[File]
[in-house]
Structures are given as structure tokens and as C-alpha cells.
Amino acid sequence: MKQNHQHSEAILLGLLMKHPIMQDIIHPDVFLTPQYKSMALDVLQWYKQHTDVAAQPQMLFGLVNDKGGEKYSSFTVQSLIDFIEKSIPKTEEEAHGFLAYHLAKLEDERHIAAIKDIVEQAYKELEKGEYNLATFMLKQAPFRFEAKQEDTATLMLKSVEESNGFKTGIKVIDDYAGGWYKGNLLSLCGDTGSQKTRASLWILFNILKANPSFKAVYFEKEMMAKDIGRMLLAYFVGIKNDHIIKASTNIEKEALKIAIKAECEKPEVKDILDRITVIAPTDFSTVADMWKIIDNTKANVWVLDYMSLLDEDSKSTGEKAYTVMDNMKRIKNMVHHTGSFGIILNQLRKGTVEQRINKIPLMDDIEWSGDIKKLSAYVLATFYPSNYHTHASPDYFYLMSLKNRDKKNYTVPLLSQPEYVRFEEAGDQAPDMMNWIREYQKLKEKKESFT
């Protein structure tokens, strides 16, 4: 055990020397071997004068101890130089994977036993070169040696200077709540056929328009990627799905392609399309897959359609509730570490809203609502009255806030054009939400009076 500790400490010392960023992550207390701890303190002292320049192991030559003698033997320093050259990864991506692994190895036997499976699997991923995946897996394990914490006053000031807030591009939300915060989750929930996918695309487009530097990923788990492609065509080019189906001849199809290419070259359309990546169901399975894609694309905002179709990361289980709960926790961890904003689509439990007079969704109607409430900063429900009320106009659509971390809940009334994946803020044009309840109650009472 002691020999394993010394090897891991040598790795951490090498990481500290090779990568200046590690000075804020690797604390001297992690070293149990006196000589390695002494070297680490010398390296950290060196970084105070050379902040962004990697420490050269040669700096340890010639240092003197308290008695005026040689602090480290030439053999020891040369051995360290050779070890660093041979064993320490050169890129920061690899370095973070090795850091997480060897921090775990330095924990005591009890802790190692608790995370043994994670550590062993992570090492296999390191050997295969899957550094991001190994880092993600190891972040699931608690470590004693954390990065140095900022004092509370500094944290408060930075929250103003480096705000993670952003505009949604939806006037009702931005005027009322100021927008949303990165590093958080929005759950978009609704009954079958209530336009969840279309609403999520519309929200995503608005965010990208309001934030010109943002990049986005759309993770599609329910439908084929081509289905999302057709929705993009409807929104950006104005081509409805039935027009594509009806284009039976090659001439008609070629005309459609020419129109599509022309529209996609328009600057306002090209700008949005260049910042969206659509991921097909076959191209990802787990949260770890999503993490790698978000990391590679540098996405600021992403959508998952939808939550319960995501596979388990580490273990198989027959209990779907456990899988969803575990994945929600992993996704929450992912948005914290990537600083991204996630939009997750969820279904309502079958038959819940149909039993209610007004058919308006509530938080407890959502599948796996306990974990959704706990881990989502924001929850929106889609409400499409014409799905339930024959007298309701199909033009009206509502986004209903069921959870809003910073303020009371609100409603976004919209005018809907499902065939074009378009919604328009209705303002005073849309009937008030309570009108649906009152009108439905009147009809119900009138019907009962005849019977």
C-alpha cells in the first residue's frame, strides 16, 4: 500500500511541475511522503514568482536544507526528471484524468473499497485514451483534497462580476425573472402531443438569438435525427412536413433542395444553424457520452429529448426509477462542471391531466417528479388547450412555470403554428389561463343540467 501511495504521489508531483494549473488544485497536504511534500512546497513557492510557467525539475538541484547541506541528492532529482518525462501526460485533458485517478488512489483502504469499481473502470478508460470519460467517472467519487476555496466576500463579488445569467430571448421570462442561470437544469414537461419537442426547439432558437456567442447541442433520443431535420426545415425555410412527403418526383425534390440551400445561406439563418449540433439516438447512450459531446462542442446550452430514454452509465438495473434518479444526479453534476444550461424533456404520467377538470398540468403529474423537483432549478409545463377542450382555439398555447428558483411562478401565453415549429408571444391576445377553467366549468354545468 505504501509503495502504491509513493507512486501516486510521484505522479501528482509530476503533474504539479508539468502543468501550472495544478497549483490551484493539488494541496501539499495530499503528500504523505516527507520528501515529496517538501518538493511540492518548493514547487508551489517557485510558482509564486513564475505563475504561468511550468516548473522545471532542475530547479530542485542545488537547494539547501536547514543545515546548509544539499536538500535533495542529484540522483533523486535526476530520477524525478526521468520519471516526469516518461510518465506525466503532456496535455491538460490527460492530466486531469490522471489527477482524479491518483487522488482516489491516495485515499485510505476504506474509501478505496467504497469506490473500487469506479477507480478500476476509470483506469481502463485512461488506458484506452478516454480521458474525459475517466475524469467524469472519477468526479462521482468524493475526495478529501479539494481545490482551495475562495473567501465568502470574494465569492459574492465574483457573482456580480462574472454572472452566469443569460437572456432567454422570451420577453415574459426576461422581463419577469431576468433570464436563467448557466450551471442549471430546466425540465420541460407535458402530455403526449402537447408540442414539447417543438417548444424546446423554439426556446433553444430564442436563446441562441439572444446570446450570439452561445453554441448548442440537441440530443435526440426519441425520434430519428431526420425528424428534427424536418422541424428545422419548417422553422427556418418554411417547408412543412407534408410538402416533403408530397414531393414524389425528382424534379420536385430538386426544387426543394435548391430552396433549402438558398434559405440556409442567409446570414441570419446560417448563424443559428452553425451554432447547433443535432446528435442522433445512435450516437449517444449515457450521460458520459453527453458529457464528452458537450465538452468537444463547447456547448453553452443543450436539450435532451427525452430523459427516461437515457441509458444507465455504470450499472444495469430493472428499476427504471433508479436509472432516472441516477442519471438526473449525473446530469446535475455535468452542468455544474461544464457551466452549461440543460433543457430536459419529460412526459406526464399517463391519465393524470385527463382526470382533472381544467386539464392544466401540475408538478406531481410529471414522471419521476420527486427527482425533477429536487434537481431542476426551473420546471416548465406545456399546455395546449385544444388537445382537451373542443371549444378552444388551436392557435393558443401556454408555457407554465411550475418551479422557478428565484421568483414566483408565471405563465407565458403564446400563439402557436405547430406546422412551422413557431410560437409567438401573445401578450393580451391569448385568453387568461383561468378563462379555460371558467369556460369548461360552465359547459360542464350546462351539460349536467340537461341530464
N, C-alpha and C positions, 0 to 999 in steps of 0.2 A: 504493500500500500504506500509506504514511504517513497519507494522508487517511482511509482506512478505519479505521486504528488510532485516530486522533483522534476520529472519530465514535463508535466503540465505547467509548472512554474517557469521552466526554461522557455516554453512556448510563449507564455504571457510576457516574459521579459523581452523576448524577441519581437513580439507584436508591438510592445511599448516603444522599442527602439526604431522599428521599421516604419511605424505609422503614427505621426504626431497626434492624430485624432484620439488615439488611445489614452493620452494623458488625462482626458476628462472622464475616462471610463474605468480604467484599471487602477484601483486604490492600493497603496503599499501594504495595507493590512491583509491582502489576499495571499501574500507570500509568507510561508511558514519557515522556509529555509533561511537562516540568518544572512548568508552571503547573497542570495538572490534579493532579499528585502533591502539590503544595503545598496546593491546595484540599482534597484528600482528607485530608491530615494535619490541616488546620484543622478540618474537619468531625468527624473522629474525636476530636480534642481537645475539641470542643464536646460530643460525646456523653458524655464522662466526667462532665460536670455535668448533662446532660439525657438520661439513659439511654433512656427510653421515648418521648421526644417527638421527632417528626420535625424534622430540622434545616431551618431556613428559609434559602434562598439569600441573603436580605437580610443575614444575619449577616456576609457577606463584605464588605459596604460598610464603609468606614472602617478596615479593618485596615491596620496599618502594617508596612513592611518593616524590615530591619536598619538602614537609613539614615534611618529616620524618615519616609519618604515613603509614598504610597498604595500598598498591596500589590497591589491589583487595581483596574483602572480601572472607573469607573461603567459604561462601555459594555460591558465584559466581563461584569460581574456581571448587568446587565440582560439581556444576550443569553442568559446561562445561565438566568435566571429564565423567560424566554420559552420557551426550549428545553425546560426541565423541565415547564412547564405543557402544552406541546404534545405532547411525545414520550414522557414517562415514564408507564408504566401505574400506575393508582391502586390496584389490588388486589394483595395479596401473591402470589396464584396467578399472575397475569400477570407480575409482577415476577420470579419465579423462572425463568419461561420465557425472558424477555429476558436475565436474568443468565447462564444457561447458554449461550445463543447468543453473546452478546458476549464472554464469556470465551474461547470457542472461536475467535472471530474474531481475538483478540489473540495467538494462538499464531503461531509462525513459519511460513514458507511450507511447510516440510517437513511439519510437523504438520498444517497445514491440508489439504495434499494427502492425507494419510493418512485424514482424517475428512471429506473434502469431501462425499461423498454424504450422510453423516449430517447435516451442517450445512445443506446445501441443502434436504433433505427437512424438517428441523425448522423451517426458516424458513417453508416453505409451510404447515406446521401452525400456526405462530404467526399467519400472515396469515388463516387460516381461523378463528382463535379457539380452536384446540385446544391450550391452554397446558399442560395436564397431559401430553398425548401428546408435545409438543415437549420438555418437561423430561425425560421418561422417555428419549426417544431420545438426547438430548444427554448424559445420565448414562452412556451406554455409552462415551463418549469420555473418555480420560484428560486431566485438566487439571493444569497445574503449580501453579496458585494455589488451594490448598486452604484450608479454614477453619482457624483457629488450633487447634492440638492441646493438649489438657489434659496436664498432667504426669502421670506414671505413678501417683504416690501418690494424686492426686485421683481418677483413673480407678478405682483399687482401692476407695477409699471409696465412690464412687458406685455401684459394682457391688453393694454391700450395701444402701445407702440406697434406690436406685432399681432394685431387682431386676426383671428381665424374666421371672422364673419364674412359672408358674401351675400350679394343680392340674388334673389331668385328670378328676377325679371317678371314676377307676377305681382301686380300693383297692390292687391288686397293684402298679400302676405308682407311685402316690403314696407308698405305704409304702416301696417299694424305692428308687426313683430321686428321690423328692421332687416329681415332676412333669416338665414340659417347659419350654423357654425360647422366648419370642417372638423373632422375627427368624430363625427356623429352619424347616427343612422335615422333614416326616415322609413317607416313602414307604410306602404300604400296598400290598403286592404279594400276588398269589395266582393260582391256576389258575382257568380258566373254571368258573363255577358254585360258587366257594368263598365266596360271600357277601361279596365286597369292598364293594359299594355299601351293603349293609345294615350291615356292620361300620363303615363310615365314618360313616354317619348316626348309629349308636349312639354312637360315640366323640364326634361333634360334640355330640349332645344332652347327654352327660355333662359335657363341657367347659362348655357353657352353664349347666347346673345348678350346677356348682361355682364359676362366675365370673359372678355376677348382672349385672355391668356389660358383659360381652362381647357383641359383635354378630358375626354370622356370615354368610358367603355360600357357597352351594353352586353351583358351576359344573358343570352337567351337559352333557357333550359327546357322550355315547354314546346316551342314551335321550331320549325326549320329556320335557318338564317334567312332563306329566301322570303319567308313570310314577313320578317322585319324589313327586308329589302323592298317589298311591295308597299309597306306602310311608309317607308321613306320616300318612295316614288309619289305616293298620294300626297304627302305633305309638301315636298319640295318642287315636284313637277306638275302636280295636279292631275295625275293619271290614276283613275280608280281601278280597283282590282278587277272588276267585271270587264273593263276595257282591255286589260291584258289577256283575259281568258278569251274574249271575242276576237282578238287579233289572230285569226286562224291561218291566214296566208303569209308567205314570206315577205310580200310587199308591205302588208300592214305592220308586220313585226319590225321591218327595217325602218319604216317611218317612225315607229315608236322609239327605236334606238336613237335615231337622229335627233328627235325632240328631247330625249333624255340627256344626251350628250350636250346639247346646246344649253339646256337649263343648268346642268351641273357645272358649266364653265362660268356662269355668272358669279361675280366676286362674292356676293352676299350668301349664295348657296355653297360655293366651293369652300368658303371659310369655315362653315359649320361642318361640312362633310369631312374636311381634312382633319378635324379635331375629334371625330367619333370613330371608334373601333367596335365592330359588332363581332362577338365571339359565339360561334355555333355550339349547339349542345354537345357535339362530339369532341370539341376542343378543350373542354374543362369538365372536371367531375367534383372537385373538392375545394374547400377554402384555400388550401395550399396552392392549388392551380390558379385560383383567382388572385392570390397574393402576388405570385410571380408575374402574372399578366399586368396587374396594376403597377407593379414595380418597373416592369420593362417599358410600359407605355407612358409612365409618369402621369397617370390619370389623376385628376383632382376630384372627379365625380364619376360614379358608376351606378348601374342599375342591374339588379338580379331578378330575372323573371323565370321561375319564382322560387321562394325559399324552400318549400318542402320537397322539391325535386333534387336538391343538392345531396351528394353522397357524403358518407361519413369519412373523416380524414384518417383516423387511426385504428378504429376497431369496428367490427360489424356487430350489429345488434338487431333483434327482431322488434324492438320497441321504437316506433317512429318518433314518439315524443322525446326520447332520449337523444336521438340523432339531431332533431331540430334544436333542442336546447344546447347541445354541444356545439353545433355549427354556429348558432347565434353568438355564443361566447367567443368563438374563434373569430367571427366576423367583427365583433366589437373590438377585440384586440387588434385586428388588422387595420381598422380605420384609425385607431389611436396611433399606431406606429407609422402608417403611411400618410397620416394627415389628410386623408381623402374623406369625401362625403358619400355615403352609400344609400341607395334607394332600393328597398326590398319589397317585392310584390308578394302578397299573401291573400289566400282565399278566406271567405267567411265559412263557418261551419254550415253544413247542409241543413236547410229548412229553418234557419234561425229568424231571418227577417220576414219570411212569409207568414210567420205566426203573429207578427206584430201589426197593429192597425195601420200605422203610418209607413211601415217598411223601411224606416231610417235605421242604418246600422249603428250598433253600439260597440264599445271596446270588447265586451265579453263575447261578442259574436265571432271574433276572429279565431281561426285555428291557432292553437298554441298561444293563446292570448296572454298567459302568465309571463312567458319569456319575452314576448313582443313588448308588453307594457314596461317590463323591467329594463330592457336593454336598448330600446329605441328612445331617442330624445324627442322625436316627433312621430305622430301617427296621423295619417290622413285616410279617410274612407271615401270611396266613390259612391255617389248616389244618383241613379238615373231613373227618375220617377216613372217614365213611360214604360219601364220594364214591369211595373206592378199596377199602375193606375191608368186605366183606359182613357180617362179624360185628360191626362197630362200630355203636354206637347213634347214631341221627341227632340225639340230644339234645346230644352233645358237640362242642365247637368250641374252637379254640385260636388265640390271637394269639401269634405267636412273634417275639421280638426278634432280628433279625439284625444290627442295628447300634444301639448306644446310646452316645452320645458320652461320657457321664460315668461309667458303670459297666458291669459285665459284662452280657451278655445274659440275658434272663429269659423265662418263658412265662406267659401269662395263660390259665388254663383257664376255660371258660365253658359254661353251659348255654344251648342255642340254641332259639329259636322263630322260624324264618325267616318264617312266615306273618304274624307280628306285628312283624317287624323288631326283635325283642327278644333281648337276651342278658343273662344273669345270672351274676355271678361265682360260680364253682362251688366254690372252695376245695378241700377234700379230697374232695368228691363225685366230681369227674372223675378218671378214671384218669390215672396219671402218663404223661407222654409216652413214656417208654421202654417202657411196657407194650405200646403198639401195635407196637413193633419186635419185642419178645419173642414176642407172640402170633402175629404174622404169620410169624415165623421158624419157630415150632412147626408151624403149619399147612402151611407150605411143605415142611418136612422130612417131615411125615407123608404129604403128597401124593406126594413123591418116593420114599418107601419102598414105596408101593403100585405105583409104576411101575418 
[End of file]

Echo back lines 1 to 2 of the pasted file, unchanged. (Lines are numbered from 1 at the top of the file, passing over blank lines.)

[in-house]
Structures are given as structure tokens and as C-alpha cells.